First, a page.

Is a “food coma” real?

We all know that feeling. We eat a big lunch (read: a gargantuan meal). We feel stuffed. Next thing you know we feel extremely tired. We want to take a nap but have an afternoon and evening of work ahead of us. We say to ourselves “I’m in a food coma.”

Here is the research I’ve done on what a “food coma” is and I also have an experiment you can try to see how to avoid one.

When you eat a meal two big things happen:

  1. Digestion: your body needs energy to digest all of this new food entering your body. Therefore more blood is sent to your digestive system to aid this process. More bood in the digestive system = less blood in the brain = you feel sleepy.
  2. Insulin release: The food you eat, especially if you are eating a lot of carbs will cause your insulin to spike. What is the purpose of insulin? Its job is to regulate the amount of blood sugar (aka glucose, which we get from carbs) in our body; it does this through a process called glycogenisis that causes your liver to convert glucose in to glycogen and it forces our muscle cells and fat tissue cells to take up glucose from the blood, thus decreasing blood sugar. Carbohydrates cause your body to release insulin, which removes all amino acids—except tryptophan—from your blood. That means that tryptophan has no competition and can enter the brain easily, boosting serotonin levels. Serotonin is responsible to tell your brain to go to sleep. Hence you feel sleepy. Food coma is real!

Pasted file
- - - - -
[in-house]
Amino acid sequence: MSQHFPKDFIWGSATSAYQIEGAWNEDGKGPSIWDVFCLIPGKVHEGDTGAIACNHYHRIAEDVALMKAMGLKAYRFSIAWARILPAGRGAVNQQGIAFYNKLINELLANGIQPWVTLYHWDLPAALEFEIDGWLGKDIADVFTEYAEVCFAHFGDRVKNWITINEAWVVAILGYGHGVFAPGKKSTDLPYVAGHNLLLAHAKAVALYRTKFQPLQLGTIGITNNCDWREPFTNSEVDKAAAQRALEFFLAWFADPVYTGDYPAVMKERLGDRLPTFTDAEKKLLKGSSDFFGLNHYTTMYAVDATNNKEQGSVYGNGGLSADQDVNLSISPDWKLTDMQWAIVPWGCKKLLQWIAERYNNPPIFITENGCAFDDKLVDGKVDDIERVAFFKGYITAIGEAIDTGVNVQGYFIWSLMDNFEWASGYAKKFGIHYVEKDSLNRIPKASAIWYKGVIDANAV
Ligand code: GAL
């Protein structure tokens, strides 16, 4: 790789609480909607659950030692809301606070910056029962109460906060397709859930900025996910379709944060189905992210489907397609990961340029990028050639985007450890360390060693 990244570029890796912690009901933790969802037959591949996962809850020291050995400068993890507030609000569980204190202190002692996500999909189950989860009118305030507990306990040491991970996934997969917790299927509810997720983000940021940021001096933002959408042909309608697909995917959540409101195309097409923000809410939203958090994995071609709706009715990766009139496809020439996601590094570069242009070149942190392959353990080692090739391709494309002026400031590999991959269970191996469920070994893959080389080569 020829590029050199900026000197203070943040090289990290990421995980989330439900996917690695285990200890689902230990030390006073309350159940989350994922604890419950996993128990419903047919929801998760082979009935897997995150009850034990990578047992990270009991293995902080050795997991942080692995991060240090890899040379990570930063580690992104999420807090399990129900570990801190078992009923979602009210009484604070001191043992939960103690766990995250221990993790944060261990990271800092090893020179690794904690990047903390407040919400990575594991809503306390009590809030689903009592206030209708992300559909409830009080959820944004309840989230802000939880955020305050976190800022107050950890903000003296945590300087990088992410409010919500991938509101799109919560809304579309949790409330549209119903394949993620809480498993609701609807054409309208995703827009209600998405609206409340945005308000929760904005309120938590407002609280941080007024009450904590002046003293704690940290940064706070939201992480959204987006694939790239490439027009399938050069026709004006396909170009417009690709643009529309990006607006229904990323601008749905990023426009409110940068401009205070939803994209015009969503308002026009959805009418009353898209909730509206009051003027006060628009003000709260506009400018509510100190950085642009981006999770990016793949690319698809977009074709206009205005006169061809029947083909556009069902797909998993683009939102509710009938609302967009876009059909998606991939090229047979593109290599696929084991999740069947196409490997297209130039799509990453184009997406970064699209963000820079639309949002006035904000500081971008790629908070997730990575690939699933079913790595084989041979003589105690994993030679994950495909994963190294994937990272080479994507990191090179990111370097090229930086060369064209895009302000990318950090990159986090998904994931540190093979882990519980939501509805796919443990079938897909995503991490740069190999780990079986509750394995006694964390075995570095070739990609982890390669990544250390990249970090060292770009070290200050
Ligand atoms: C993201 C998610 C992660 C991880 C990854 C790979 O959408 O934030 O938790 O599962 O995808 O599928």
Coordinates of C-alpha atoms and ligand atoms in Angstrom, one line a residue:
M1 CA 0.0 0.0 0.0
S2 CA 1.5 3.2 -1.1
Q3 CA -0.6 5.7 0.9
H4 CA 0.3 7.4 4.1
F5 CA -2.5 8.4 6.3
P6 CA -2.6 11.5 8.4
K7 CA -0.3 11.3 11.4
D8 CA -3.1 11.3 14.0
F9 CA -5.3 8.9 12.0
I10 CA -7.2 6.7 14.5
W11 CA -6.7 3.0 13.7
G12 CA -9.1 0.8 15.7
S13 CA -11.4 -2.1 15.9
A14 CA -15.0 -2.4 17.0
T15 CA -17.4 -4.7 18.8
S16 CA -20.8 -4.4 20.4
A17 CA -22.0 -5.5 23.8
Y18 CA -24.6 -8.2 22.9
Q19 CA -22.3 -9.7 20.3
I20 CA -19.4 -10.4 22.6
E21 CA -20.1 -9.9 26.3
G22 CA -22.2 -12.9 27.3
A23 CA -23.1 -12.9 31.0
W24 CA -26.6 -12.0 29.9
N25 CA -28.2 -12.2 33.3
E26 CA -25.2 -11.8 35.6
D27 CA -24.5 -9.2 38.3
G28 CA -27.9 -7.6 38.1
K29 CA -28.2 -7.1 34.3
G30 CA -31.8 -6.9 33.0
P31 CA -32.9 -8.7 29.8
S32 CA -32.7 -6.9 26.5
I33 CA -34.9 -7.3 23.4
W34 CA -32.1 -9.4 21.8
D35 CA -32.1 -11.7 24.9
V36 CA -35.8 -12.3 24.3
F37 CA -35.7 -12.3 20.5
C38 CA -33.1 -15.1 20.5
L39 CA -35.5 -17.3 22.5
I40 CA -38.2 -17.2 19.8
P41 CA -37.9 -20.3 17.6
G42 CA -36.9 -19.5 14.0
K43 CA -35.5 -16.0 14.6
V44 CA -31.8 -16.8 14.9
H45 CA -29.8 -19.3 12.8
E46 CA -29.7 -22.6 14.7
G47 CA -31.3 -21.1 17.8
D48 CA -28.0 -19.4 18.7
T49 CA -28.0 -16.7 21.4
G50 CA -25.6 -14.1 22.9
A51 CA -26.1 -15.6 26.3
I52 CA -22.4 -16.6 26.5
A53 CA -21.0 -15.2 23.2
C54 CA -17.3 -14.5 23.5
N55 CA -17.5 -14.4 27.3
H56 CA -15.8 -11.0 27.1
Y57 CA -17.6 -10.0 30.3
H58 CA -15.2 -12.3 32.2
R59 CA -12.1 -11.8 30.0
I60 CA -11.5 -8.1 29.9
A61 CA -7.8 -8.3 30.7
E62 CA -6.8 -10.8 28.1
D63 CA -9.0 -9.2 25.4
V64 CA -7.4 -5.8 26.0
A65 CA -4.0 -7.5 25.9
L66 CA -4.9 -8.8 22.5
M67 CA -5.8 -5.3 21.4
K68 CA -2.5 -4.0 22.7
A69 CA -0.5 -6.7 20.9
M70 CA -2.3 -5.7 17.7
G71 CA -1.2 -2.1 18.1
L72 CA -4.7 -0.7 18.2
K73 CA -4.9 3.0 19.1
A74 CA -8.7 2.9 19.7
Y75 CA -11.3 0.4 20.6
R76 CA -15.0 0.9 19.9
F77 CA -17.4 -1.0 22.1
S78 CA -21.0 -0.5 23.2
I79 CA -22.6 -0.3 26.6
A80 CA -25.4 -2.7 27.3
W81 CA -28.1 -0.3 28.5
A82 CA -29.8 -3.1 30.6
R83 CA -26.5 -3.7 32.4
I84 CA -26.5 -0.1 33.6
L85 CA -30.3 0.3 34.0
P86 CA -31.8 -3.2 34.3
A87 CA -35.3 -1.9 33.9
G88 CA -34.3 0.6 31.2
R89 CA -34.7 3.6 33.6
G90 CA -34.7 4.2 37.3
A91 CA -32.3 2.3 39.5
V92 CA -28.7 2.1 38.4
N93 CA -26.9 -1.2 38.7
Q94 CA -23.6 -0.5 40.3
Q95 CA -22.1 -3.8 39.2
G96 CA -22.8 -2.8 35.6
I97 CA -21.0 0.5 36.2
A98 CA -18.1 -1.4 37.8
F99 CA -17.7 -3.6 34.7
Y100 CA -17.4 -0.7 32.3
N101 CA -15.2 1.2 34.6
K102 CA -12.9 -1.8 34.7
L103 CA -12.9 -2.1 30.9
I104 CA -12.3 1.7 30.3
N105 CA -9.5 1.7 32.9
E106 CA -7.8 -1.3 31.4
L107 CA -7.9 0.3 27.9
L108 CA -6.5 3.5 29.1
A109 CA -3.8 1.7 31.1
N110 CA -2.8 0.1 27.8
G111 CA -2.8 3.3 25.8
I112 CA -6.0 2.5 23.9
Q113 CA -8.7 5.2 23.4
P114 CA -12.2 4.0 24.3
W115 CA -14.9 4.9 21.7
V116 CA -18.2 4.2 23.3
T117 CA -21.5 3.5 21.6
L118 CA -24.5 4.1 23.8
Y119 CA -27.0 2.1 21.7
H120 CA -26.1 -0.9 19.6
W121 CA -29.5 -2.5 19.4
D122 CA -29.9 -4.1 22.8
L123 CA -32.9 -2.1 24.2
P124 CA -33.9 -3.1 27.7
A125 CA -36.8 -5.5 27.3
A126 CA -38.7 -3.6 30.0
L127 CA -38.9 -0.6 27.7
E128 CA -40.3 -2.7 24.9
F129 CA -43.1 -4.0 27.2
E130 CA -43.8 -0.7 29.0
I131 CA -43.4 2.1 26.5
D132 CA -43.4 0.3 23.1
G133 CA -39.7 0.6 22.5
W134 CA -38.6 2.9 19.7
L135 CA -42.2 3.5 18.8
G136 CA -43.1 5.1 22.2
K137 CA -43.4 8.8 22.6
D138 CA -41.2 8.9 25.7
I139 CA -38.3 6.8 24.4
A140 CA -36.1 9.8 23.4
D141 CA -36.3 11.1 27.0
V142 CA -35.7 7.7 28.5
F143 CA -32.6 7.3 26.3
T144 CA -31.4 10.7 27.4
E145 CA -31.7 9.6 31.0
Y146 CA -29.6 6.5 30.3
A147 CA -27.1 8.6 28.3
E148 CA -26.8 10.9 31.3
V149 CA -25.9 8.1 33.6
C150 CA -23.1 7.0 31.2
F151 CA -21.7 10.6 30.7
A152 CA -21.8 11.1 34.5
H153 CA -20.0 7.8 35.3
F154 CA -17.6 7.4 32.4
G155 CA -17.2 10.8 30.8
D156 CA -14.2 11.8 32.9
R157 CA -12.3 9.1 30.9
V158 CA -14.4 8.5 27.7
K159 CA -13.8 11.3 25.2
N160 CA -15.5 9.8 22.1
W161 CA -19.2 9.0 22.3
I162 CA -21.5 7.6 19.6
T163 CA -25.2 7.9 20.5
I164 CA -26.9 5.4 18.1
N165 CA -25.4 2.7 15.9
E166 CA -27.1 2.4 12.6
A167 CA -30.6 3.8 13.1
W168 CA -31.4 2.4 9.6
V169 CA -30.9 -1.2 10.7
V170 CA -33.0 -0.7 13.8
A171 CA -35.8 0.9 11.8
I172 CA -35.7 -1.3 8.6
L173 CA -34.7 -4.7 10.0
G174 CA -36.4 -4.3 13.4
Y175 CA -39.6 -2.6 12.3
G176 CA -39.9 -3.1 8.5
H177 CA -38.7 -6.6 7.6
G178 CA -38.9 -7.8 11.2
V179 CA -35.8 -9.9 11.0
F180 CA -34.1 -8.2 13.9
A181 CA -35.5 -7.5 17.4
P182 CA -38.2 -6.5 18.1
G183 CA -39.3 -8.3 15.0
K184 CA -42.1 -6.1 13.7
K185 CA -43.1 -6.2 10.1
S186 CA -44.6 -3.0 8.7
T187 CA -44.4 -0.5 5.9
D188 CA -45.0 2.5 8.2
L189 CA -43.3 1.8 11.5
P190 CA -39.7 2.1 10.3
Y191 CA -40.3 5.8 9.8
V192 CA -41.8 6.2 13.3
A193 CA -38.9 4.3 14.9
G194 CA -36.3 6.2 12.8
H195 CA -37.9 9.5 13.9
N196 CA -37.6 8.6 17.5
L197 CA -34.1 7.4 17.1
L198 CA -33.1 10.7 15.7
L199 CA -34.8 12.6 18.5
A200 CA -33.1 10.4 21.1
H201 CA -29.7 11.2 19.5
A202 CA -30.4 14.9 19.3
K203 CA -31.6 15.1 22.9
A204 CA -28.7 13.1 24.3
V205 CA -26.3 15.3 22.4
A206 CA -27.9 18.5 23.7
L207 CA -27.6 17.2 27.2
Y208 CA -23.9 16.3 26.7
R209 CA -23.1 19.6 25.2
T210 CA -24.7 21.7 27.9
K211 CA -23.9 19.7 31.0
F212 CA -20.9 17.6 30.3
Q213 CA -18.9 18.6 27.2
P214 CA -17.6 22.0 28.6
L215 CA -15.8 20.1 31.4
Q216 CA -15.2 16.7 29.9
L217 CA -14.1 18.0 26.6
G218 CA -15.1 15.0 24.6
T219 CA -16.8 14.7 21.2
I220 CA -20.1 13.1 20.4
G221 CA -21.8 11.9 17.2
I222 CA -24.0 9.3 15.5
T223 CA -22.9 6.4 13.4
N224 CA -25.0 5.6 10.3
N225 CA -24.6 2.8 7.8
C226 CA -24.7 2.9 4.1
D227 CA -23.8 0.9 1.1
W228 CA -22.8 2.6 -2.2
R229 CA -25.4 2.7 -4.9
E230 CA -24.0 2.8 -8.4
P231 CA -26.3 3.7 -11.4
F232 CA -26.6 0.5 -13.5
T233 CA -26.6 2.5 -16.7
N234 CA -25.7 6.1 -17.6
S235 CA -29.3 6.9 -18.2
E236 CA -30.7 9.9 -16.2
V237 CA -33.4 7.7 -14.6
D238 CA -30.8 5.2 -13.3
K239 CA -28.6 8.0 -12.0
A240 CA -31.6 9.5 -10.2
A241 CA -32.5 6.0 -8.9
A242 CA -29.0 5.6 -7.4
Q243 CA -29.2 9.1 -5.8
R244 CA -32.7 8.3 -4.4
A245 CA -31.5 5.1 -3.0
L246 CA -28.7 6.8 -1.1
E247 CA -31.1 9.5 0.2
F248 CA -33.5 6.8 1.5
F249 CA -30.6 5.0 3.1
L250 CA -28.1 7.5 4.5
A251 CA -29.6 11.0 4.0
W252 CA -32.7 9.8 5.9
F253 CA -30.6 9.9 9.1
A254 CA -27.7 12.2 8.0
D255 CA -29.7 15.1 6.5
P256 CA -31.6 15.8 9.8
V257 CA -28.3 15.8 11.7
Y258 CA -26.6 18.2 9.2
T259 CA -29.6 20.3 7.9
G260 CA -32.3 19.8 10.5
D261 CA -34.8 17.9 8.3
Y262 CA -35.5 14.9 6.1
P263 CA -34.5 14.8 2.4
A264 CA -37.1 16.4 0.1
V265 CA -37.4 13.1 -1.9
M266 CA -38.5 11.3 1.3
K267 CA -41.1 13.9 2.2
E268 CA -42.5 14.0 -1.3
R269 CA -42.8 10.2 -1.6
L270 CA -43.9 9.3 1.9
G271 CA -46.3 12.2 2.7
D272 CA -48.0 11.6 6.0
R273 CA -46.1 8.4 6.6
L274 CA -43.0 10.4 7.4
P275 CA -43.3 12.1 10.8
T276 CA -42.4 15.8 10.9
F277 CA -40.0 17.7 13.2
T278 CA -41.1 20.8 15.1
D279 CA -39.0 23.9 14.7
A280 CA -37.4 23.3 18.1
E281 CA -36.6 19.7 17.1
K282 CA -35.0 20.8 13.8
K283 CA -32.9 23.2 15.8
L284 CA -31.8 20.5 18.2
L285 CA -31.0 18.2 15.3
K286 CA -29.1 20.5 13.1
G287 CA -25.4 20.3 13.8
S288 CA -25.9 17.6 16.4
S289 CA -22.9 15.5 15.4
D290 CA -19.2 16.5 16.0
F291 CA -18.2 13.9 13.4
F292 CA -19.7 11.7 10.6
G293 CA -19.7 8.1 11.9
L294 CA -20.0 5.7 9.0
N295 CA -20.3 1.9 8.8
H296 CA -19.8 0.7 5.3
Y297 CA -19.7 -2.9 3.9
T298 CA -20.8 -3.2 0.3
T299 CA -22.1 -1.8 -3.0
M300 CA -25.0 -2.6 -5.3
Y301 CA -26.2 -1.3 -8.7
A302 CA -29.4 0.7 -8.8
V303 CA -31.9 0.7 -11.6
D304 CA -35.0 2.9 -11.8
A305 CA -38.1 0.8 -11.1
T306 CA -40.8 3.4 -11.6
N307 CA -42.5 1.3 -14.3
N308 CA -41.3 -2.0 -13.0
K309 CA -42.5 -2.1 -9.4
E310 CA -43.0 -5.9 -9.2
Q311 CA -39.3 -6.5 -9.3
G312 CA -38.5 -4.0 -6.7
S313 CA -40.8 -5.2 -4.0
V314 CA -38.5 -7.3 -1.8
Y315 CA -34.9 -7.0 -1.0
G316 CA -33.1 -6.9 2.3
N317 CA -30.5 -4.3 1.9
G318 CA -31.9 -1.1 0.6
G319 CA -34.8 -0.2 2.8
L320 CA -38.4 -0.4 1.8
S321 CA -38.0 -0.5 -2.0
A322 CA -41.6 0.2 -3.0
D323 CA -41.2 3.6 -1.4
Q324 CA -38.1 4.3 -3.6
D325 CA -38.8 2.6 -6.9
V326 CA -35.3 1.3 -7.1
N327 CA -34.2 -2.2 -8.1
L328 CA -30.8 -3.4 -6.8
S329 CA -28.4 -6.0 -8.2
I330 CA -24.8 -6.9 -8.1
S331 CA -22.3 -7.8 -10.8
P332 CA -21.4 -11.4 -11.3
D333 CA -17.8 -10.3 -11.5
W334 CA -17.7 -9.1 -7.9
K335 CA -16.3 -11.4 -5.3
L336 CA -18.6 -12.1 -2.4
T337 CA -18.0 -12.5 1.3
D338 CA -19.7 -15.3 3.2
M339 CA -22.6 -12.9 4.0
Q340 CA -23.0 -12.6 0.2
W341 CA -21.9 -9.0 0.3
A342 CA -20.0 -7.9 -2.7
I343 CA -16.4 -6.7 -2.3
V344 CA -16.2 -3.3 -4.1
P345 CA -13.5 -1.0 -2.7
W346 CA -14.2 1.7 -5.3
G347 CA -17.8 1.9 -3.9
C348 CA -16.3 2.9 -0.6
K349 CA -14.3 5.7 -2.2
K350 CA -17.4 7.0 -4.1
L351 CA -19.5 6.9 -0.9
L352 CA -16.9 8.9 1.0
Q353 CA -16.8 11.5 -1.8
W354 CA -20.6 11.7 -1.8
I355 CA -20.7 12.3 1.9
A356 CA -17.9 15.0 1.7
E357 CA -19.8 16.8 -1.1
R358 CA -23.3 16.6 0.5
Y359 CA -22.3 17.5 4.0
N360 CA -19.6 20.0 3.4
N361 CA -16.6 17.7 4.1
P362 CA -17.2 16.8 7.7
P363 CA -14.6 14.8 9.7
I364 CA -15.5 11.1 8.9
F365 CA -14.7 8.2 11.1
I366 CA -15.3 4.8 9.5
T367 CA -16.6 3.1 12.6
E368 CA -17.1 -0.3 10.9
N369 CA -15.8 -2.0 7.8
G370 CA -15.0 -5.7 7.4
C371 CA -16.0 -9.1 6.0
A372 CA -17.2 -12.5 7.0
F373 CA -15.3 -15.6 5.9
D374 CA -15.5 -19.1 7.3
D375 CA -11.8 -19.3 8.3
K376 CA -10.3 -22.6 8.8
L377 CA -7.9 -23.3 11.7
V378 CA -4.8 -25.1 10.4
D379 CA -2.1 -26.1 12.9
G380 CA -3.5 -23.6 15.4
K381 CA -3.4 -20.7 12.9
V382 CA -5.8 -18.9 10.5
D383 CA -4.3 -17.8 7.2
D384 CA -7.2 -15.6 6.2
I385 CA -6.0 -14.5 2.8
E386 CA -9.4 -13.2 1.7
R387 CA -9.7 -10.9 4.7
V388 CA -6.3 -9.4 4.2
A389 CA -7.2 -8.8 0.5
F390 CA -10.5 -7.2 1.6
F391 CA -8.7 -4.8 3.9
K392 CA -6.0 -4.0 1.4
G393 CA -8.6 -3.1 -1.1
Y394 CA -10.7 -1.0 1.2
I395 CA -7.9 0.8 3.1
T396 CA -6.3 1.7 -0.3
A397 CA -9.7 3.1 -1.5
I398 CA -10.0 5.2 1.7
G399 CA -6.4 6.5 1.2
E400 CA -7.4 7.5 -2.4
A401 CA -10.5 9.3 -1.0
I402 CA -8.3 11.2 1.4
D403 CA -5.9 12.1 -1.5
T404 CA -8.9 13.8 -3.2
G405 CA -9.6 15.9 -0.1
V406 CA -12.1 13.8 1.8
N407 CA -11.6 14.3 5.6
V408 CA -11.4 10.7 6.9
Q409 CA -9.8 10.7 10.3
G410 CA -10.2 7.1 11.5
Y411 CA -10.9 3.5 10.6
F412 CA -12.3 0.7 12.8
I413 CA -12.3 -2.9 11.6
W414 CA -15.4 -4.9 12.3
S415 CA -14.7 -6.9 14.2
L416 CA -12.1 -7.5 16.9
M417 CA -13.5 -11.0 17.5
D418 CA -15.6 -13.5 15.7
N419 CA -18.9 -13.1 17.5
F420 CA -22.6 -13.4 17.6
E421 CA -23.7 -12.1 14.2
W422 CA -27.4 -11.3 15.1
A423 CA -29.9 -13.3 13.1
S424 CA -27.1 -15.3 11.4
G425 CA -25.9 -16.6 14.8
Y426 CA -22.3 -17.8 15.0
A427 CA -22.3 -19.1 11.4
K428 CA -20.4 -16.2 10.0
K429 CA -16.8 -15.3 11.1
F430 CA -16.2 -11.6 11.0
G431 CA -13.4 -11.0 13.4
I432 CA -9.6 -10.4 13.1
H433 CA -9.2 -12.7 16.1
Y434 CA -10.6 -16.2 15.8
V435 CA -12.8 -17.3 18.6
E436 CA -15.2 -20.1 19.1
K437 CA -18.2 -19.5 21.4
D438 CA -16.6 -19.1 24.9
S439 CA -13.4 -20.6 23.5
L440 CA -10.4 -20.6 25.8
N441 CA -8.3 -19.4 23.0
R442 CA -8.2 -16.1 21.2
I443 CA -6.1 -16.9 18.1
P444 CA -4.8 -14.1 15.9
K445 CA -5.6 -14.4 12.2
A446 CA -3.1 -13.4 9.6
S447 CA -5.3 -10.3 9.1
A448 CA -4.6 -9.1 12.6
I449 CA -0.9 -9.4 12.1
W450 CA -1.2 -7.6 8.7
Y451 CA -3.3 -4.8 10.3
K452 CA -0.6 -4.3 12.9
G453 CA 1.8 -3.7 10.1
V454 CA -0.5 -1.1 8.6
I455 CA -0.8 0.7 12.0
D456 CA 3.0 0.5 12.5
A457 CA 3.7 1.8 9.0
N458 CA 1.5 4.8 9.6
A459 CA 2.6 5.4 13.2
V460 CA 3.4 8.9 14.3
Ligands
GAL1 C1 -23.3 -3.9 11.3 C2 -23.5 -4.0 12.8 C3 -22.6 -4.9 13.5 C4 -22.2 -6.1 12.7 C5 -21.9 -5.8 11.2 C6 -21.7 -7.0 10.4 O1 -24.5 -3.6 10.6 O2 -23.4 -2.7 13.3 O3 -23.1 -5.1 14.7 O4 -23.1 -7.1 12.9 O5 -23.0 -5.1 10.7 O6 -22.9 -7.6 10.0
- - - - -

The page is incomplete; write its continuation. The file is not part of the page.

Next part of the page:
The reason why you don’t feel sleepy when you aren’t fasting (or eating 6 smaller meals throughout the day for example) is because your body is always “on” in terms of having insulin in the body so this insulin level becomes a new “baseline” if you will. Every time you eat a small meal with carbs, more insulin is released in to the bloodstream. If you are fasting, or go some time between meals and then eat a lot of carbs this baseline is no longer there so boom, the above food coma can happen.

Figure 2. Tryptophan crossing the blood-brain barrier with the help of carbs and being blocked without them. Source: BBC

Therefore, one way that has worked for me to avoid a food coma is to break your “fast” (or if you’re eating a bigger meal in general after having not eaten in a while) with protein, fats and a tiny bit of carbs (or no carbs at all) and see how you feel.

Digestion will still require energy but by limiting the spike of insulin, you might find that your afternoon lunch does not lead to grogginess and tiredness in the afternoon.


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